What Mr. Venable does here will be different than Anderson. But I’ve been to the institutions that were in his charge and I have faith in his vision.I may not like everything they do but that is not a bad thing.
    All museums struggle with attendance and worry about their future. For example, in this city of over 800,000 only around 22,000 people come through iMOCA’s door annually and those are not all unique visits.
    It’s not because the people who live here don’t appreciate art. It’s because directors of museums and non-profits all over the United States live in fear of their funders and donors. We don’t have the support we need. Many funders want immediate results and hard statistics, not the long term nurturing (repeat high quality programming) it takes to build a larger arts audience.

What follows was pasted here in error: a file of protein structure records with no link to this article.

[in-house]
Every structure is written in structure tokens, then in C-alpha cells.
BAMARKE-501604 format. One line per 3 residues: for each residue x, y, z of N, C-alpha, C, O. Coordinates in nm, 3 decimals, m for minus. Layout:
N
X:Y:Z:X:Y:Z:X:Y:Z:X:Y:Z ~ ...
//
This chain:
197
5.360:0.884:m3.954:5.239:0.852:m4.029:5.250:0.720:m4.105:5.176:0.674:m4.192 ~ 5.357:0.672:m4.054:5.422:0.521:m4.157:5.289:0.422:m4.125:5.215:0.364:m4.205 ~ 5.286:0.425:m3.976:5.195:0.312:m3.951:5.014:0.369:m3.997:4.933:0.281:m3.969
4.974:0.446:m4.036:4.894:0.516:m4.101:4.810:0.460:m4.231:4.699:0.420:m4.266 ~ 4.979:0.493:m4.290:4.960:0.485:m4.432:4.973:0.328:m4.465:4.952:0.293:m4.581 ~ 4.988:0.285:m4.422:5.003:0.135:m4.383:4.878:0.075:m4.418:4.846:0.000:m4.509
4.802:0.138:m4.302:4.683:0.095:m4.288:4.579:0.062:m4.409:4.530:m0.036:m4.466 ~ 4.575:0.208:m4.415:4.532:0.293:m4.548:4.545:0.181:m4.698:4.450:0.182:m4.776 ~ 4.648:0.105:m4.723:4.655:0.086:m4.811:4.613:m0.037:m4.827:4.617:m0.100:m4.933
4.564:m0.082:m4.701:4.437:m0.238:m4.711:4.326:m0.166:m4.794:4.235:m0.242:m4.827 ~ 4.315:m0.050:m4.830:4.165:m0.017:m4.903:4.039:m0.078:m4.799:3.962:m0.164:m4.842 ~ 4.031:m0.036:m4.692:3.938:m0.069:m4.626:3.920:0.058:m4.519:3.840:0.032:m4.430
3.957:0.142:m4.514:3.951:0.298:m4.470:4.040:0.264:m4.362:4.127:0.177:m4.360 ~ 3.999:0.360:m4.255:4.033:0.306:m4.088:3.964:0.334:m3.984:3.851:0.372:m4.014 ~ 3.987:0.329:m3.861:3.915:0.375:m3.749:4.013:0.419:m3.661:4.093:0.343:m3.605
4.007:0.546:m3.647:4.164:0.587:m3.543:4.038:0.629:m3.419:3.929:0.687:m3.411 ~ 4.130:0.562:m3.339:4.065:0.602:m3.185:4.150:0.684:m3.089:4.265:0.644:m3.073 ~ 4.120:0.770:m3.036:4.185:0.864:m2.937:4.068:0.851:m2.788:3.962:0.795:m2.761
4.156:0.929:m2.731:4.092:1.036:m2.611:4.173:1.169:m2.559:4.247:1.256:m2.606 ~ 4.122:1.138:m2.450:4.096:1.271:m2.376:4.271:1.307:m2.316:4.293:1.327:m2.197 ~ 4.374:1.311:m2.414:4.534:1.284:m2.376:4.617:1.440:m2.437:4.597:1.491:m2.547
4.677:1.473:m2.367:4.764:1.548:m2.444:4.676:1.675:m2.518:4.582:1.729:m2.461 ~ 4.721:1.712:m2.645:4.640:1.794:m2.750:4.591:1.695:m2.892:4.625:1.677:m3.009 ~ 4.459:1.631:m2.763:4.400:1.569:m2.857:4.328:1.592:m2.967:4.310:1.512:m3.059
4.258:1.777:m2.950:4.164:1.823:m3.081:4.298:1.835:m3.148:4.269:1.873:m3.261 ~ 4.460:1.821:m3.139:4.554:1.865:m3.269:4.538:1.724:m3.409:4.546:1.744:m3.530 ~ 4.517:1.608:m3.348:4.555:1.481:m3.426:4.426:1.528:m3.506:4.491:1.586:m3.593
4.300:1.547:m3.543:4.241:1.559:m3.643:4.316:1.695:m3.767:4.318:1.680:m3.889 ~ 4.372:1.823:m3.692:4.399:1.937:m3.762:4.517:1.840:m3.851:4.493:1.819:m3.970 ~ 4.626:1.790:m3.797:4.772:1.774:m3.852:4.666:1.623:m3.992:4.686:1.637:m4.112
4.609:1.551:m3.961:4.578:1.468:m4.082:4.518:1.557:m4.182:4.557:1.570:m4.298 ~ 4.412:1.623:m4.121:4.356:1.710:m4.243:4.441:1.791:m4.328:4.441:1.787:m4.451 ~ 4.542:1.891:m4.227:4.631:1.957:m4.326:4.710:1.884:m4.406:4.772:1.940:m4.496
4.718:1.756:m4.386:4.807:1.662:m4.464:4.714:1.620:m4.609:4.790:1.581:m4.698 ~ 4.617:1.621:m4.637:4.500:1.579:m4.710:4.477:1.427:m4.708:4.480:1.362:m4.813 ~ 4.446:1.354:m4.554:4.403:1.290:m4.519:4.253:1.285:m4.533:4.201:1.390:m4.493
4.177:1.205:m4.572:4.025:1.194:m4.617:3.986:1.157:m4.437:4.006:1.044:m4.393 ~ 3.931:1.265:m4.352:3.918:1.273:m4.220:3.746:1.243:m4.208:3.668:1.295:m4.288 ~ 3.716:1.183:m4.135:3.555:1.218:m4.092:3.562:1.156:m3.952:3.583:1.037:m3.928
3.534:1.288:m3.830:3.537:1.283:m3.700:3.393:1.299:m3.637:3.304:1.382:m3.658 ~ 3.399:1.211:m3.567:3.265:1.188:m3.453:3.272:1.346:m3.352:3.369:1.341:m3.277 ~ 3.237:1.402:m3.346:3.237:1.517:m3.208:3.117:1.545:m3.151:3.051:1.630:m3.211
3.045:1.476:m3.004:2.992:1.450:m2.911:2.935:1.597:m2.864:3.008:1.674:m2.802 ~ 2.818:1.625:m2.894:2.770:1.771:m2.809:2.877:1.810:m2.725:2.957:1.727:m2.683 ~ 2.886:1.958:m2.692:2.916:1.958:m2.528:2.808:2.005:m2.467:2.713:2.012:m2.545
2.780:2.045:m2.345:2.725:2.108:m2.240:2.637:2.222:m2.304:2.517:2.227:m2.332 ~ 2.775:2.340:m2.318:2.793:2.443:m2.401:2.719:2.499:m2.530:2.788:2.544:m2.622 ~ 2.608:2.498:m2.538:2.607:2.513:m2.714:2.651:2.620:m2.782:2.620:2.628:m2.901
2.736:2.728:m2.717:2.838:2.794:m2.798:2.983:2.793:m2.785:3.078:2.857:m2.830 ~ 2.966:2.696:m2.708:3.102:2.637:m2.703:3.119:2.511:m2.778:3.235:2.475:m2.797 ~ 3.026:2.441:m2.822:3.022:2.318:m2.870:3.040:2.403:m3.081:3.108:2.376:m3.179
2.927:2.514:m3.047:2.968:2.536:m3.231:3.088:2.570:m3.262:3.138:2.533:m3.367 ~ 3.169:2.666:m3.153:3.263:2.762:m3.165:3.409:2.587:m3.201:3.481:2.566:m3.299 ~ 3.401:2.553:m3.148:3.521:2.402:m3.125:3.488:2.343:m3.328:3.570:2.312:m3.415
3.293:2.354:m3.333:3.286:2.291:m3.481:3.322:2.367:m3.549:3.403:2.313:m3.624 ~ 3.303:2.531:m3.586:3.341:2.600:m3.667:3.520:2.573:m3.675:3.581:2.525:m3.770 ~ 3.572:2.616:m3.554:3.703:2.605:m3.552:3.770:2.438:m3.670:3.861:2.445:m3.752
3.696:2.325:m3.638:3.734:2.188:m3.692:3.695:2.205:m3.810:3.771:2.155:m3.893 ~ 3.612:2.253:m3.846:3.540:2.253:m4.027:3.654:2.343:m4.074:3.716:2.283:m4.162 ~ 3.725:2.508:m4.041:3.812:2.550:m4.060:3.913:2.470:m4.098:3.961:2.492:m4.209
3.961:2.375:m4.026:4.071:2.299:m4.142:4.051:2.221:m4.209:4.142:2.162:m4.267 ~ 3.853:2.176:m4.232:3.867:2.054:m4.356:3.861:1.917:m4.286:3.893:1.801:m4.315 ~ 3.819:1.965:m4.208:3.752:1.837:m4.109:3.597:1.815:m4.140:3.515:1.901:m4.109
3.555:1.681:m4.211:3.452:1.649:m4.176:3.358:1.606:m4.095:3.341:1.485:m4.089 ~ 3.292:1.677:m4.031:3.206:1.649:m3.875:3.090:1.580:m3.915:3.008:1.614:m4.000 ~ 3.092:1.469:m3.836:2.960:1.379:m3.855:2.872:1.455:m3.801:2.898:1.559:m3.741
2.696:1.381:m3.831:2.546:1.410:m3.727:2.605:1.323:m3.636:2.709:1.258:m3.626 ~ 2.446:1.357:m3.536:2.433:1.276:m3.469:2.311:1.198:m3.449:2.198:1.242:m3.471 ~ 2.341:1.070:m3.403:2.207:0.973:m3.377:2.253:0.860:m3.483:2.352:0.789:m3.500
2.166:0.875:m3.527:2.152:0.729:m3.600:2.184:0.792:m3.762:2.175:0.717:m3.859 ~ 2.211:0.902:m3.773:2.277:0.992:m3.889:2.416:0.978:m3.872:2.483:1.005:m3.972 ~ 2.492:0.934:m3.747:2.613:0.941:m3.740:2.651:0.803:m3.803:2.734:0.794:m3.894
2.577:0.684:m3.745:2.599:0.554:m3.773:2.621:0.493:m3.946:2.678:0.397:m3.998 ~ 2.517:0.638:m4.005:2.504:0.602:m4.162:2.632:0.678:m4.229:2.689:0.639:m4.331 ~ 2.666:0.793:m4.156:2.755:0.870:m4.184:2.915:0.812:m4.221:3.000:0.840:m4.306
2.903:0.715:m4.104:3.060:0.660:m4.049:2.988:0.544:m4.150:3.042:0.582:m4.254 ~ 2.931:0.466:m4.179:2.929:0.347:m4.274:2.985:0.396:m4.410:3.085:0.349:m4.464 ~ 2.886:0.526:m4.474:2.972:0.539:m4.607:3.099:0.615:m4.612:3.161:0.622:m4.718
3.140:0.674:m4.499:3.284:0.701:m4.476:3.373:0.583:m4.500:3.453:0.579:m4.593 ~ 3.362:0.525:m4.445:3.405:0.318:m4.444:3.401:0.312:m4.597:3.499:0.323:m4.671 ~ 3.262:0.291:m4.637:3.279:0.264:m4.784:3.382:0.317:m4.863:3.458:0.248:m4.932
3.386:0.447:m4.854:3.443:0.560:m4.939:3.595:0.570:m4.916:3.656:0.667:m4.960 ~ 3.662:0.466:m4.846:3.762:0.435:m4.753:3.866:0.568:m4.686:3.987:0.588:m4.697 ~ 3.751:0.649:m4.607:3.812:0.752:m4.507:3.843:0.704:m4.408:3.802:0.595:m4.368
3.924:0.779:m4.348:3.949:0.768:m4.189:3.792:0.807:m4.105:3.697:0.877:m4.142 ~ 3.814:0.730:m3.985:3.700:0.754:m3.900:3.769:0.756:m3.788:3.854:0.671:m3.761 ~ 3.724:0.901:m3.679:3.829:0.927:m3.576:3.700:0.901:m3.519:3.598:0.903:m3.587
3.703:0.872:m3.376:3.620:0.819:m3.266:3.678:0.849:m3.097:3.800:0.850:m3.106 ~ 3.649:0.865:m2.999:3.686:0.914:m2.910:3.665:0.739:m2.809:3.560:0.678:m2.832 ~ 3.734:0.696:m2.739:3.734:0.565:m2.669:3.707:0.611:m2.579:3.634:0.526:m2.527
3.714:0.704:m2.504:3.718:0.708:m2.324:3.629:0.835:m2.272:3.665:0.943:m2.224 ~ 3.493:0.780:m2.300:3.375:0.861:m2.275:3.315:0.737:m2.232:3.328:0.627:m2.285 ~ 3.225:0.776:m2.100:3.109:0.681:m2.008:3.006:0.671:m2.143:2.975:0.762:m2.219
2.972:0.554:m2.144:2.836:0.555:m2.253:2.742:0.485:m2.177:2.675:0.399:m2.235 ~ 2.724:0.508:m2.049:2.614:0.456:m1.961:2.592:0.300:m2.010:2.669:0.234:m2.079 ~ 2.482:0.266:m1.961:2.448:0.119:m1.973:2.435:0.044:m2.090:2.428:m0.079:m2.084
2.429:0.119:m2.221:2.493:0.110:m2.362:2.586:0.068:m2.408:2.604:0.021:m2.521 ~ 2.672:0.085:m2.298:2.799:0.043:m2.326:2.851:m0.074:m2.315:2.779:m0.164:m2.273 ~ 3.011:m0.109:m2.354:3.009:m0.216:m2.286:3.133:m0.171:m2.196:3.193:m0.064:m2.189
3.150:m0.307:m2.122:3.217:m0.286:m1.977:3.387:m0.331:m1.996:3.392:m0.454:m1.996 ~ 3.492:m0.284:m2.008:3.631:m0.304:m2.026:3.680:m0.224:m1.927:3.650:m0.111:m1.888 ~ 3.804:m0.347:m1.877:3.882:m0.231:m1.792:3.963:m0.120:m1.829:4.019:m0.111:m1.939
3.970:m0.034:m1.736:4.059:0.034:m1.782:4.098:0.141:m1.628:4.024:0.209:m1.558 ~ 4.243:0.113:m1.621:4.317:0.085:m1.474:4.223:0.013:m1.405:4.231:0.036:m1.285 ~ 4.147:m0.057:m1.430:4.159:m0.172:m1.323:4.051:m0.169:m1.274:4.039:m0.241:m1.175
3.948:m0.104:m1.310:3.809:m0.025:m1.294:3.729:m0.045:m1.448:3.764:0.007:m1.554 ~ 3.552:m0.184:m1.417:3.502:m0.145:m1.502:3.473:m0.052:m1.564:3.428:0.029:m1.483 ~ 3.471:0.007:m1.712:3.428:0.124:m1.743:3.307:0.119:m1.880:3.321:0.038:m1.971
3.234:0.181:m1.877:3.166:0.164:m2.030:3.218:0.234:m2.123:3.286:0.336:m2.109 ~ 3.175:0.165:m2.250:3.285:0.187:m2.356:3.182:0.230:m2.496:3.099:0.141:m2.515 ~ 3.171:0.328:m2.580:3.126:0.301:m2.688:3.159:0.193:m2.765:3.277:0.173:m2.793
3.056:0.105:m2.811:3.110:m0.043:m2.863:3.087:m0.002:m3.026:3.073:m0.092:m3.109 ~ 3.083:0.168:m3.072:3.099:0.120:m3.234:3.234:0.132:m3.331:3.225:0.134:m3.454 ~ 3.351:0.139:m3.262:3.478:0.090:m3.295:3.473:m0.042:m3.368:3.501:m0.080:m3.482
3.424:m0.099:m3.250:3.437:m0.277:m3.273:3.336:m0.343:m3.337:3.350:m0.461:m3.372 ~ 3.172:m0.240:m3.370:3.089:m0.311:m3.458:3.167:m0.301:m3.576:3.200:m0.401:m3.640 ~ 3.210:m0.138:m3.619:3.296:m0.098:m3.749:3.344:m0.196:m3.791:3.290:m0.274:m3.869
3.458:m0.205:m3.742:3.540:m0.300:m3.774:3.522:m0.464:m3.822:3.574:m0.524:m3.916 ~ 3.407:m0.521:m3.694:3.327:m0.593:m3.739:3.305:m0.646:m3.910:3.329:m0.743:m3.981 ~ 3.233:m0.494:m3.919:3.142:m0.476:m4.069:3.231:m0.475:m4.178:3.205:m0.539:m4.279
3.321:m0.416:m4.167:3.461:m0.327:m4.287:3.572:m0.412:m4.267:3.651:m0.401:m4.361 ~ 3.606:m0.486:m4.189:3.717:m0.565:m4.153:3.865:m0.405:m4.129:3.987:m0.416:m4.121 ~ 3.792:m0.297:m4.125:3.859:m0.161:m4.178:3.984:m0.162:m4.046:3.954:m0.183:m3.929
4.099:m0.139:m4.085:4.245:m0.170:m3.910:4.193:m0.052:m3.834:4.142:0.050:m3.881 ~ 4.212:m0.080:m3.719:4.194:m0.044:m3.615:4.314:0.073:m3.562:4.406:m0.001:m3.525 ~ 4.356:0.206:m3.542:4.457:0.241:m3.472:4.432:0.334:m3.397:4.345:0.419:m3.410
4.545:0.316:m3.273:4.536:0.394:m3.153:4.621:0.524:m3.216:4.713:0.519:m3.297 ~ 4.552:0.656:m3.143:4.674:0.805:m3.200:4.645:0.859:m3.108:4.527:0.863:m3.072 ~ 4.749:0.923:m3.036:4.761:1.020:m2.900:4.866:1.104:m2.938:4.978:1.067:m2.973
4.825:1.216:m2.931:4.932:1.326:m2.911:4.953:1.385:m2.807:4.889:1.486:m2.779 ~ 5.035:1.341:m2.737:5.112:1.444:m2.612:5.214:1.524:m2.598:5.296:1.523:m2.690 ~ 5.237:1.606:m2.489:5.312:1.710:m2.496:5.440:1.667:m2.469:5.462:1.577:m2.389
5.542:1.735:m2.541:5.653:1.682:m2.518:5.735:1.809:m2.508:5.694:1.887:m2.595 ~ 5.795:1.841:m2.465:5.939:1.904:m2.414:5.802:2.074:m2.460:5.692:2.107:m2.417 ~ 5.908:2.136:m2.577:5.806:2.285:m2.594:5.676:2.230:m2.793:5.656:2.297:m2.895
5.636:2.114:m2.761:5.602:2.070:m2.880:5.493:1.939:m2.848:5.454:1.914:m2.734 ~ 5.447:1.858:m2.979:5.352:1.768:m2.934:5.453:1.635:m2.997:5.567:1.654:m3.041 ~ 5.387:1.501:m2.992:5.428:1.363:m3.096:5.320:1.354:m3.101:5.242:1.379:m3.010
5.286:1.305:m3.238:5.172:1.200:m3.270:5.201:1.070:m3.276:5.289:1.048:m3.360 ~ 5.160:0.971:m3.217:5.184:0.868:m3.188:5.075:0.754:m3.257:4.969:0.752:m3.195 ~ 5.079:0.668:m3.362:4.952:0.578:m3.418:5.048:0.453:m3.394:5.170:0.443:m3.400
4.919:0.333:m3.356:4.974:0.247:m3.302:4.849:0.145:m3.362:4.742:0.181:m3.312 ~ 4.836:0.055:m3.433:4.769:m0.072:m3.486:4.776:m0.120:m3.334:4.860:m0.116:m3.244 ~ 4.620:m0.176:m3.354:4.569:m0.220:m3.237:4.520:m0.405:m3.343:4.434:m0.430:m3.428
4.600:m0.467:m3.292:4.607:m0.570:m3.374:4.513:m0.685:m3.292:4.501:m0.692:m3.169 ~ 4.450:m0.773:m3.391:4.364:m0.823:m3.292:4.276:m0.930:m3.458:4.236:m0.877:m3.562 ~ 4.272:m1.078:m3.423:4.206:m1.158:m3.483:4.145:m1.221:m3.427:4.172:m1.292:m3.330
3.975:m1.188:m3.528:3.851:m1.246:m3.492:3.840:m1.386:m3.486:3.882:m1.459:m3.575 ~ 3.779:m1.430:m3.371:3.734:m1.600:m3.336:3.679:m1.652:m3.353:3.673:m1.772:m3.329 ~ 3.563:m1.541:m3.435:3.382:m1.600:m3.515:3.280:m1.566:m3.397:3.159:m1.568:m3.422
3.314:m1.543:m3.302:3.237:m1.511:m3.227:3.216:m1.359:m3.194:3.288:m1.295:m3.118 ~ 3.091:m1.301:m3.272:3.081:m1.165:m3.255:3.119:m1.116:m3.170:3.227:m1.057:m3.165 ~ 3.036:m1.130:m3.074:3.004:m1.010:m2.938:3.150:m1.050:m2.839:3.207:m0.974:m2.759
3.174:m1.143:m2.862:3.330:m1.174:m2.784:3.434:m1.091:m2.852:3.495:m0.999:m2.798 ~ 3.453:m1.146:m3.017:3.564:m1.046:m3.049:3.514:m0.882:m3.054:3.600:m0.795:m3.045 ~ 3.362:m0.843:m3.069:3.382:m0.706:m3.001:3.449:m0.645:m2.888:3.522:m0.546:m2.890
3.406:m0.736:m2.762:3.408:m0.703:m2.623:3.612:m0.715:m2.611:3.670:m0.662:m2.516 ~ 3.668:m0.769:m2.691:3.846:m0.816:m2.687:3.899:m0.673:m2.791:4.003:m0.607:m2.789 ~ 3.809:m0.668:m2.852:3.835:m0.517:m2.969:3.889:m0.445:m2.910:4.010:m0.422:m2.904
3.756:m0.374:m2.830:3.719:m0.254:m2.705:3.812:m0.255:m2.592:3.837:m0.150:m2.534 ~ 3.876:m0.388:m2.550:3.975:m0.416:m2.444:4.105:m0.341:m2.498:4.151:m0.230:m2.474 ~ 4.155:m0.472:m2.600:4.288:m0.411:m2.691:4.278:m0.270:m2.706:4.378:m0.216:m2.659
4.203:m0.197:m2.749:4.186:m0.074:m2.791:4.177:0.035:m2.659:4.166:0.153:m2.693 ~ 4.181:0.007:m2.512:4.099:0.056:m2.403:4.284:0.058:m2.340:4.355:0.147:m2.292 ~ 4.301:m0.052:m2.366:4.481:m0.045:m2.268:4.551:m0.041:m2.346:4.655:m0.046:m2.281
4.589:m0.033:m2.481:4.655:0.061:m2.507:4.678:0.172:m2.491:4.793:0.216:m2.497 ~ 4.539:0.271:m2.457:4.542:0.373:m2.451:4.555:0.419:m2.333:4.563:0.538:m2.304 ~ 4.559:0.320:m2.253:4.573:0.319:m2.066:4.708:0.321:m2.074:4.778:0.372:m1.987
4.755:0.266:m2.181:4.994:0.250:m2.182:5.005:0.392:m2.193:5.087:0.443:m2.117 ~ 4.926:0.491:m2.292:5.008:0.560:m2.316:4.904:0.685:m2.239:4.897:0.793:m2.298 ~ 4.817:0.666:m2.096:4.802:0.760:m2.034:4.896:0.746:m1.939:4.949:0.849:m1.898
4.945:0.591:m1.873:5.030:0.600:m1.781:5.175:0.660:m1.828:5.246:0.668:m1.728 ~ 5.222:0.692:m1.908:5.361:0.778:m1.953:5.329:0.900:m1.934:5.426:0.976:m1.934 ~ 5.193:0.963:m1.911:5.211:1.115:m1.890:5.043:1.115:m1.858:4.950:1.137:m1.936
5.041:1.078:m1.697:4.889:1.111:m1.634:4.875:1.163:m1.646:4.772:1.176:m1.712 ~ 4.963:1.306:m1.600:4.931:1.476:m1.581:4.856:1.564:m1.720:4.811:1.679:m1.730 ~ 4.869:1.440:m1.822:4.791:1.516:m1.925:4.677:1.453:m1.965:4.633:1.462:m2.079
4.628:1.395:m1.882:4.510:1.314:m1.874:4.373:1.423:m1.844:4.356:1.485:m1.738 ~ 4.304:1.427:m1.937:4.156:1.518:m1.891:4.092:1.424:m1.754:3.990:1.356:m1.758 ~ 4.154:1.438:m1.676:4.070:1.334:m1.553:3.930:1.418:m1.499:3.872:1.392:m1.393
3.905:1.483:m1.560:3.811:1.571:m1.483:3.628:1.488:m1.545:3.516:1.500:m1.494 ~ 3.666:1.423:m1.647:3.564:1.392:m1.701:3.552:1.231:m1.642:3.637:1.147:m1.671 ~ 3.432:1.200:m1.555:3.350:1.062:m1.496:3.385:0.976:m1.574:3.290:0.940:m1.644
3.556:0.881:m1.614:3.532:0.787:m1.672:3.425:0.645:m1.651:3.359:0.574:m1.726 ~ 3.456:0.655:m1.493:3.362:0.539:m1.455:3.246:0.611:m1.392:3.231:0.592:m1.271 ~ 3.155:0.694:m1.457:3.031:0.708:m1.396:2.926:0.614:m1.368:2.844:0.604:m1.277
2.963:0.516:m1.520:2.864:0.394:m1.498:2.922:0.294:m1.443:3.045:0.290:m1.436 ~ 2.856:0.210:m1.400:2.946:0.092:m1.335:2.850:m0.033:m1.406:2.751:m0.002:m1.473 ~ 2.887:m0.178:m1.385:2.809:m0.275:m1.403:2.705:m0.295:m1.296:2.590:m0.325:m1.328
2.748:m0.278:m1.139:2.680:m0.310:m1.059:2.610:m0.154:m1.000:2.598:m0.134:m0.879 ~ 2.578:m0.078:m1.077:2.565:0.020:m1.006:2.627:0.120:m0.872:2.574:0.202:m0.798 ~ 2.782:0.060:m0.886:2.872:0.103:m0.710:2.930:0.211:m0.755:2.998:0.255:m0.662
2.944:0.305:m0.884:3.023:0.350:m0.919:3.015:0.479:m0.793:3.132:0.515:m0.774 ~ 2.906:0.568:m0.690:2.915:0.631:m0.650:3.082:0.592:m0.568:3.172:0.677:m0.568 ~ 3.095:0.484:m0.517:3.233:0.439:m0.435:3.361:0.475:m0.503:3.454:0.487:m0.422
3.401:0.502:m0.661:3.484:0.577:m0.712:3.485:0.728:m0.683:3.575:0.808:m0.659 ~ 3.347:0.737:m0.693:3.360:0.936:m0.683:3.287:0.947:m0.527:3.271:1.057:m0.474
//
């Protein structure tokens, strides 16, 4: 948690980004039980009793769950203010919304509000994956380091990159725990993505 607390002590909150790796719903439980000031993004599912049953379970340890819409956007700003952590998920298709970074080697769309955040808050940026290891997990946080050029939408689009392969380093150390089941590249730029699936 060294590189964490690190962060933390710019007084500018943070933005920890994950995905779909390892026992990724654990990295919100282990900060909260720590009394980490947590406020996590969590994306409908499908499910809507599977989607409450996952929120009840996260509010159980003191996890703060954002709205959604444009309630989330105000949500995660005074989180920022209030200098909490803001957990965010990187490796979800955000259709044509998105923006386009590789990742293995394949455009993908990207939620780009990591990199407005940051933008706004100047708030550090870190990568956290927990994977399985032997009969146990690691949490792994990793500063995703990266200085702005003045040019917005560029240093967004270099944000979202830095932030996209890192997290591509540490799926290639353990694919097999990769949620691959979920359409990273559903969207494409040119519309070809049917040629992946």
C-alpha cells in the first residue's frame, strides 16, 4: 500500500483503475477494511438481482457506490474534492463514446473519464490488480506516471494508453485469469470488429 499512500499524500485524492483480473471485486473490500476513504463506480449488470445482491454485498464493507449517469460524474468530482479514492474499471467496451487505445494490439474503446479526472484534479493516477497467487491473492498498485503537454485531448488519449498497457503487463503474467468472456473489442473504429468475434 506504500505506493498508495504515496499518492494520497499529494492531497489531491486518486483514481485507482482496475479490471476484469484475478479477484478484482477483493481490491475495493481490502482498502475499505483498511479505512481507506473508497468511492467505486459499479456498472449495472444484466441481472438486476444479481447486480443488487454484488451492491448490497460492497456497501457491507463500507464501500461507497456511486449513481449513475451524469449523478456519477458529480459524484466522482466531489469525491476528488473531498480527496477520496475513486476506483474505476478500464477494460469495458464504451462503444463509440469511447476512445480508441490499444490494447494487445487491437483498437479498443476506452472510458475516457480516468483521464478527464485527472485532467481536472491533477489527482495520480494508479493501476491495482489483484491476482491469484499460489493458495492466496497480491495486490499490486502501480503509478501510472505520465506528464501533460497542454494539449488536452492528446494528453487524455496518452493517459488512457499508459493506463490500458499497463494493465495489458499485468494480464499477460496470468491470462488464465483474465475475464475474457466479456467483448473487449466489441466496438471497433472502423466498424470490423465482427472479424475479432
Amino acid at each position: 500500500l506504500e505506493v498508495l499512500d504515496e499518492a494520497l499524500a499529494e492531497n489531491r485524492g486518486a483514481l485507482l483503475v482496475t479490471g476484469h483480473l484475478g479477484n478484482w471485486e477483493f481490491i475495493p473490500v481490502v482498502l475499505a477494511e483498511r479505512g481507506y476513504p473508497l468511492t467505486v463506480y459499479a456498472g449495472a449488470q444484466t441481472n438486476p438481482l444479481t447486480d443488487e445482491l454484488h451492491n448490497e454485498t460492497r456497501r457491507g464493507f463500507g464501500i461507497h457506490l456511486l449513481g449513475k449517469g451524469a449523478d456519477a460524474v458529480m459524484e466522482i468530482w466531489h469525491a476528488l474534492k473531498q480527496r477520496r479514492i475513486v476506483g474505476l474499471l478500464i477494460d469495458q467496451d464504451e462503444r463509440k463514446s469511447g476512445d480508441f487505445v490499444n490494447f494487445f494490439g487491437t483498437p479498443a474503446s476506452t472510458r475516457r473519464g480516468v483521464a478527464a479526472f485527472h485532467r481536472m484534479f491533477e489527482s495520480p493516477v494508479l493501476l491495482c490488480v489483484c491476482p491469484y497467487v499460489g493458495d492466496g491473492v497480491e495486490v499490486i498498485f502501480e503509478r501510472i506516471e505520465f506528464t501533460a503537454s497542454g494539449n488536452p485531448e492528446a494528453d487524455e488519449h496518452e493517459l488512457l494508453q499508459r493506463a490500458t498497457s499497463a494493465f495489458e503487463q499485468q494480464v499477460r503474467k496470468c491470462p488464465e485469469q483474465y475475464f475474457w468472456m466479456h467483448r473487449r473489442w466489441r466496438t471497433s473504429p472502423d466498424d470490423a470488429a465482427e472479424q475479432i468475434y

At the end of the day I am certain we can all feel confident Venable will do what it takes to keep the IMA a world class museum.
    Venable has to be able to experiment, and I encourage you to have faith in him.